• Can I use this credit card responsibly? You should know before you apply if you’re able to manage monthly payments and refrain from utilizing too much of your credit. Late payments and increased credit utilization could lower your credit score. 
  • Have I applied for other lines of credit recently? Each credit application results in a hard inquiry and another ding to your credit score. Applying for multiple credit cards in a short period could indicate to lenders that you’re a risky borrower. Consider spacing out applications by at least a few months if you want to apply for multiple credit cards.

Know that preapproval does not guarantee approval

Getting preapproval for a credit card can give you an idea of how likely you are to qualify before going through the application process. However, even if you find out you are preapproved for a credit card, you could still be denied.

That’s because preapproval involves a soft credit check, which only gives a snapshot of your current financial situation. A hard credit inquiry will reveal additional information about your borrowing history, including how you’ve managed past debt. If you have marks for missed or late payments on older accounts, those could show up in a hard inquiry and hurt your chances for approval. 

You can check your credit reports for free to ensure they’re accurate and to avoid any unwelcome surprises.

Beware of third-party offers

If you want to go through the preapproval process before applying, the best way is by using a card issuer’s preapproved tools, instead of trusting offers from a third-party service. If you’re denied after applying for a credit card, the Equal Credit Opportunity Act requires credit card issuers to send you the reason for the denial within seven days. This can provide helpful information about what you can work on so you can get accepted if you decide to apply for another credit card in the future.

Update, Dec. 7: In a statement emailed to CNET, a Credit Karma spokesperson said: “We fundamentally disagree with allegations the FTC makes in their complaint, which relate solely to statements we ceased making years ago. Any implication that Credit Karma rejected consumers applying for credit cards is simply incorrect, as Credit Karma is not a lender and does not make lending decisions. Rather, Credit Karma helps our more than 130 million members understand their finances, including their likelihood of approval for financial products. We have a track record of positive outcomes, and members shopping for credit cards on Credit Karma have a significantly higher approval rate than the national average. We reached this agreement to put the matter behind us so we can maintain our focus on helping our members find the financial products that are right for them.”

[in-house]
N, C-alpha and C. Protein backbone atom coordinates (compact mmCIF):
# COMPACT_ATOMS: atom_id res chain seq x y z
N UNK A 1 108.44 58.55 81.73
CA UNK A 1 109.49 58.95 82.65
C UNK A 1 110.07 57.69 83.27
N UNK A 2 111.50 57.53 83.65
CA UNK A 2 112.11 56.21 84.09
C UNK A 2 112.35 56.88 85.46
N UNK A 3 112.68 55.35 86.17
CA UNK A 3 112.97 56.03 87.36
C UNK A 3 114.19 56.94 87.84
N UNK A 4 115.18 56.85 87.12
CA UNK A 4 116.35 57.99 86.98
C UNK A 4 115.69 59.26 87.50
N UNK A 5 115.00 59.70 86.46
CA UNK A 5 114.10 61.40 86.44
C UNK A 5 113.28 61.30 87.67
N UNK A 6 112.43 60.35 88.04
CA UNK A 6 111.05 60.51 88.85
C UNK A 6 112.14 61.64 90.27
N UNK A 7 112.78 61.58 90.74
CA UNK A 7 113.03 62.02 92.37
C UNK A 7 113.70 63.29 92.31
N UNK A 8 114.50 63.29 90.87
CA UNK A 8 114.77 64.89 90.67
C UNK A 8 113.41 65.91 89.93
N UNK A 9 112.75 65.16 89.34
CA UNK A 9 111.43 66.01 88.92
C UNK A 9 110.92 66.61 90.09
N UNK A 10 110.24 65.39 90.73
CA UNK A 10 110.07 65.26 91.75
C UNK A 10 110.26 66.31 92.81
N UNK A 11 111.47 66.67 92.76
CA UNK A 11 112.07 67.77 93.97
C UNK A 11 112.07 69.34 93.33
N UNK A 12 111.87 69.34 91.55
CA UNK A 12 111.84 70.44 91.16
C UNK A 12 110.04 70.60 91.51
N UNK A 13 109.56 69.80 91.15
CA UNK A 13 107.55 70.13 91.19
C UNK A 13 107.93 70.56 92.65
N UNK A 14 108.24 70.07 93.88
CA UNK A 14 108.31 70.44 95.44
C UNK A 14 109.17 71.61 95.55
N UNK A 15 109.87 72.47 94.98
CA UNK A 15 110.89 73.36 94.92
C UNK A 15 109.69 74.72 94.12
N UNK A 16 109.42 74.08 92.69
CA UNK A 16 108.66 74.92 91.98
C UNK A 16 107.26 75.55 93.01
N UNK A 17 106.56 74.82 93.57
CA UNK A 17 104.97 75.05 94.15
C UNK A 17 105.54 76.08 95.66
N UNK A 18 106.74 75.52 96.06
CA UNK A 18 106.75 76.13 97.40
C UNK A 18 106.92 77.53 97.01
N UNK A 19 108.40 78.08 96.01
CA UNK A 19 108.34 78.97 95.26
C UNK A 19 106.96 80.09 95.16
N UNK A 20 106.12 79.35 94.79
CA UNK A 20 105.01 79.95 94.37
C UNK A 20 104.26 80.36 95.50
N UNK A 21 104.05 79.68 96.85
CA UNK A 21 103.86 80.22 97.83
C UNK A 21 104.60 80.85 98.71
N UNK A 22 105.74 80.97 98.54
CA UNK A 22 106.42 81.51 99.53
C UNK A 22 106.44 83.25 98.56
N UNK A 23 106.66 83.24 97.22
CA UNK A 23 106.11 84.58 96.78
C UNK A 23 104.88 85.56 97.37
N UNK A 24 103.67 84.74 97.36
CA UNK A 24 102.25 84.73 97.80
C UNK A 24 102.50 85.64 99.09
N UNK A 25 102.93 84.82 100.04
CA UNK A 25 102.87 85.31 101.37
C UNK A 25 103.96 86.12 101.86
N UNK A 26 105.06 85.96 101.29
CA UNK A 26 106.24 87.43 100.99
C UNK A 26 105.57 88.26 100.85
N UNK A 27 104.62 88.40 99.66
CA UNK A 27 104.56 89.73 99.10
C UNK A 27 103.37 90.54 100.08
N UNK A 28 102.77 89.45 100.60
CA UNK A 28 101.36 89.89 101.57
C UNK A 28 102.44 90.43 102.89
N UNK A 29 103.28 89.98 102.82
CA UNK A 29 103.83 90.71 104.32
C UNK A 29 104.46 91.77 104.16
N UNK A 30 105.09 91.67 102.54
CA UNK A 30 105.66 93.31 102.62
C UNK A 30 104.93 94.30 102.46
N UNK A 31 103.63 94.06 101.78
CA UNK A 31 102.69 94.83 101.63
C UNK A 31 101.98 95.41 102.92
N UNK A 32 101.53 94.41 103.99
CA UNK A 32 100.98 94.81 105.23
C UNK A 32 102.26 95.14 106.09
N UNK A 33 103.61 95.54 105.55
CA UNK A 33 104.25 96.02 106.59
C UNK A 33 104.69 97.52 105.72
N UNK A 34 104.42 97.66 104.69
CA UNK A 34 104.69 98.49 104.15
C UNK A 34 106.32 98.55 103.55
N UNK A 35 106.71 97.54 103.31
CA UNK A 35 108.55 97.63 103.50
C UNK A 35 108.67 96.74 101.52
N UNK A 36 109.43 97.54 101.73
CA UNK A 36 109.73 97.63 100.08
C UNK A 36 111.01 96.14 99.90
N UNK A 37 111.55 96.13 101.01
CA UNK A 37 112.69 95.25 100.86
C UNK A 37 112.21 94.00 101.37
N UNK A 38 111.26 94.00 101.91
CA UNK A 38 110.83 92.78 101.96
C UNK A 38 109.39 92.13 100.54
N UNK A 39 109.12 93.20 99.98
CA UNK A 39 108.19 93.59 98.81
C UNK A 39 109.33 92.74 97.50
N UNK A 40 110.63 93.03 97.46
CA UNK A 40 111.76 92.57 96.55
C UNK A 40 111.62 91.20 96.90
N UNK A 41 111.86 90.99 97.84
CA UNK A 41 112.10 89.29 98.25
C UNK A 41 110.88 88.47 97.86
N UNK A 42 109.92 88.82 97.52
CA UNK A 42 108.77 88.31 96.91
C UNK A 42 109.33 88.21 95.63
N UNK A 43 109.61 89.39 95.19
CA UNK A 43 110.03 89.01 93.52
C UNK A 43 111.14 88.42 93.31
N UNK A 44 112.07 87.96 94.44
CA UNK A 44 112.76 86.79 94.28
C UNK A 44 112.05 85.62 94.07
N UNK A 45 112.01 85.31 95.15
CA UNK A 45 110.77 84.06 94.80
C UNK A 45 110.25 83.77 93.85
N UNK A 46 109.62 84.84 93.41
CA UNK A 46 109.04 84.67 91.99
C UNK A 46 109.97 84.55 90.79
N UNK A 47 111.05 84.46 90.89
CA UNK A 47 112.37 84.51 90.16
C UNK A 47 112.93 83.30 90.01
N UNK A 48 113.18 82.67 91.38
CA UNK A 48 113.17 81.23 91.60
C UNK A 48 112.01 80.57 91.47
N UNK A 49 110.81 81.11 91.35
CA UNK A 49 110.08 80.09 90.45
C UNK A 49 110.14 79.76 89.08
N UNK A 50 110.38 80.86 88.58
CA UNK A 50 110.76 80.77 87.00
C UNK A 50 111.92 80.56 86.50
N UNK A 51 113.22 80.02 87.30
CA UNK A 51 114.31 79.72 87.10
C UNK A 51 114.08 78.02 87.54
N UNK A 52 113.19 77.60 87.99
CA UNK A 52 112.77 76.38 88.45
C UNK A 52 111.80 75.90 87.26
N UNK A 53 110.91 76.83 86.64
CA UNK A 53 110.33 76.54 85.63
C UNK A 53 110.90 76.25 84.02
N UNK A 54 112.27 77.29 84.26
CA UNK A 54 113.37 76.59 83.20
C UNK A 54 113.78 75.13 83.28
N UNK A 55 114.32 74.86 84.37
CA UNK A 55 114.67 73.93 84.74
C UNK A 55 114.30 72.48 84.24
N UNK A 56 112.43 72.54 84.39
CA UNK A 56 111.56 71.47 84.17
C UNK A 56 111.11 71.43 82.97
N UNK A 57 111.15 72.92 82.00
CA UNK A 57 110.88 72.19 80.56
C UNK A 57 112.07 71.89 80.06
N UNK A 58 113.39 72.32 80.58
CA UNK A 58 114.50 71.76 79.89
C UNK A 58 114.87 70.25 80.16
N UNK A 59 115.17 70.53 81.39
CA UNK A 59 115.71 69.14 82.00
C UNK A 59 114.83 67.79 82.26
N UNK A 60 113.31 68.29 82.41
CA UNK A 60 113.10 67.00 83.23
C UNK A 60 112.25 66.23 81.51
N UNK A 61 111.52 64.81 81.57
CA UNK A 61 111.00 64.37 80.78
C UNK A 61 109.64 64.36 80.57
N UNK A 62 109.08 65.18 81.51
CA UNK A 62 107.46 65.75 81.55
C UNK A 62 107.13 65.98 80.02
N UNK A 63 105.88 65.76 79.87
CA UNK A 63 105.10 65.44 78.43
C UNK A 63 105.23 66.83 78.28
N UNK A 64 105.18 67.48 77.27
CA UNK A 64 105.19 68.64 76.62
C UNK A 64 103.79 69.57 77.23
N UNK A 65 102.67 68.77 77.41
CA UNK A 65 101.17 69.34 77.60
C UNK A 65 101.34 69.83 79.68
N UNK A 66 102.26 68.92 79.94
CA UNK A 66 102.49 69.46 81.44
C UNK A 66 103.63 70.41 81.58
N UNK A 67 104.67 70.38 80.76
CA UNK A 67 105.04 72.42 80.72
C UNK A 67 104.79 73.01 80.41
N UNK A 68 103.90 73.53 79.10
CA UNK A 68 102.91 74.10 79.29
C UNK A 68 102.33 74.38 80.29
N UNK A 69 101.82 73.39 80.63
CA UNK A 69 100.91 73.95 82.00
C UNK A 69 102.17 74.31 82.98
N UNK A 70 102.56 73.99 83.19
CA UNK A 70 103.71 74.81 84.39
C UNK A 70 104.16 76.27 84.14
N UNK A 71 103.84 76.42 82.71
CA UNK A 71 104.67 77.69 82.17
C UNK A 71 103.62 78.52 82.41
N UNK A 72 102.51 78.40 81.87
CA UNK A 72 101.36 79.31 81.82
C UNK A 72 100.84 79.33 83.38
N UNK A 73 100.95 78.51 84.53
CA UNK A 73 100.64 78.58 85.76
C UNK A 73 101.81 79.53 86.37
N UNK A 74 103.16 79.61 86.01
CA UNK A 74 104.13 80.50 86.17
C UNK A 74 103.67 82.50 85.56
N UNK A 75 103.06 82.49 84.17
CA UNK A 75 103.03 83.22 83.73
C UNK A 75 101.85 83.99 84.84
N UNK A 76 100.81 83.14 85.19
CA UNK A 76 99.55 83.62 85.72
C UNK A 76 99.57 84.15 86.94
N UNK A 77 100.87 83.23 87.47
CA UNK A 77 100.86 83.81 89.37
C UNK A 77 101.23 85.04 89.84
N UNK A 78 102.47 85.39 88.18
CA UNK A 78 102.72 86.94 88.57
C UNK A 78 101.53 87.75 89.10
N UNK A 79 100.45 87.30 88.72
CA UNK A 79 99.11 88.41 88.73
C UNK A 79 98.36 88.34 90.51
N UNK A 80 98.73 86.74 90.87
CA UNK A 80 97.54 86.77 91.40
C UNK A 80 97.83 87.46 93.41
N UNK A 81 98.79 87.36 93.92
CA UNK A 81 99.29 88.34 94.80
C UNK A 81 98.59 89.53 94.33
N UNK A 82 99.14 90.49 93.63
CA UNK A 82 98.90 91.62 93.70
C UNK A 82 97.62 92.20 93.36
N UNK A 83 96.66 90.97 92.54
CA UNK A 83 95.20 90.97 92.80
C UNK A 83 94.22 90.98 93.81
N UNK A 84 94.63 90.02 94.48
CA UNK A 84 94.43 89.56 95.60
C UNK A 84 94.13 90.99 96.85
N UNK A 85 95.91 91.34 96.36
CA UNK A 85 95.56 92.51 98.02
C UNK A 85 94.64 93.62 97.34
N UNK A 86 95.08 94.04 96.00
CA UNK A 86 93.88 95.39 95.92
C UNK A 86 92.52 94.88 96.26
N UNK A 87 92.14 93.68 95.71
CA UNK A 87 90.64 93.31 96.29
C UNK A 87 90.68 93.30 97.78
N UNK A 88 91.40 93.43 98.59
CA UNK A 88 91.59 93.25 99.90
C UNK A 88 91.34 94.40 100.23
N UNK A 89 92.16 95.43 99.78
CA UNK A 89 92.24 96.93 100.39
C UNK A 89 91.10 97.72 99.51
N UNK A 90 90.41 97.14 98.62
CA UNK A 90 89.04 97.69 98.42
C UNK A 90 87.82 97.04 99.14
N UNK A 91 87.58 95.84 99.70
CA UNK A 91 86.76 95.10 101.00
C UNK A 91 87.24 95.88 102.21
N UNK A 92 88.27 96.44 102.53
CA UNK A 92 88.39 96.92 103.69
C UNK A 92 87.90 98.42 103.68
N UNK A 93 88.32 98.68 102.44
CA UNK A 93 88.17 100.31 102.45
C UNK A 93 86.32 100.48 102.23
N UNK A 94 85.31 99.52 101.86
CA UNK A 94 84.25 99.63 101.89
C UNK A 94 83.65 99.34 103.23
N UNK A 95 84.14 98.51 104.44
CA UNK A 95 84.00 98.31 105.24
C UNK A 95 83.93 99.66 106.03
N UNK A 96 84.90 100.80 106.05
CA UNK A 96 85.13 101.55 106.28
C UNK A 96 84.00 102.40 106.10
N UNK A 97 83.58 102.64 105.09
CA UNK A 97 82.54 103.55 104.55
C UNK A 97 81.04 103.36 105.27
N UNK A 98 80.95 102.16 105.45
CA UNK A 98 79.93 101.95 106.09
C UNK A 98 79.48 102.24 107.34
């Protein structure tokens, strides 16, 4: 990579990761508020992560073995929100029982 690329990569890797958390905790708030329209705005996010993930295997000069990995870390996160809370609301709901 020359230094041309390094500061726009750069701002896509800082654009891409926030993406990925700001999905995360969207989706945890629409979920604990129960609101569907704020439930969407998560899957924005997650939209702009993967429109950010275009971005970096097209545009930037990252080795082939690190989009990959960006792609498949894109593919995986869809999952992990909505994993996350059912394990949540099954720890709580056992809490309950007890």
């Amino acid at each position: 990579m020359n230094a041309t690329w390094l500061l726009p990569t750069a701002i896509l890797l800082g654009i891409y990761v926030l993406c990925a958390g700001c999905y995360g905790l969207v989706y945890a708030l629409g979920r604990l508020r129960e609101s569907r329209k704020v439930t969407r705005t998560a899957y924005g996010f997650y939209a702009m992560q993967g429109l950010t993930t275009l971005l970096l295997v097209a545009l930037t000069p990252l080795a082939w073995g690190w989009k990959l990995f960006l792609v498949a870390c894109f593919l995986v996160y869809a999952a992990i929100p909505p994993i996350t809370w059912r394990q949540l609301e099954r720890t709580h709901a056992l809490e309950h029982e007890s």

The editorial content on this page is based solely on objective, independent assessments by our writers and is not influenced by advertising or partnerships. It has not been provided or commissioned by any third party. However, we may receive compensation when you click on links to products or services offered by our partners.

Tiffany Wendeln Connors is a senior editor for CNET Money with a focus on credit cards. Previously, she covered personal finance topics as a writer and editor at The Penny Hoarder. She is passionate about helping people make the best money decisions for themselves and their families. She graduated from Bowling Green State University with a bachelor's degree in journalism and has been a writer and editor for publications including the New York Post, Women's Running magazine and Soap Opera Digest. When she isn't working, you can find her enjoying life in St. Petersburg, Florida, with her husband, daughter and a very needy dog.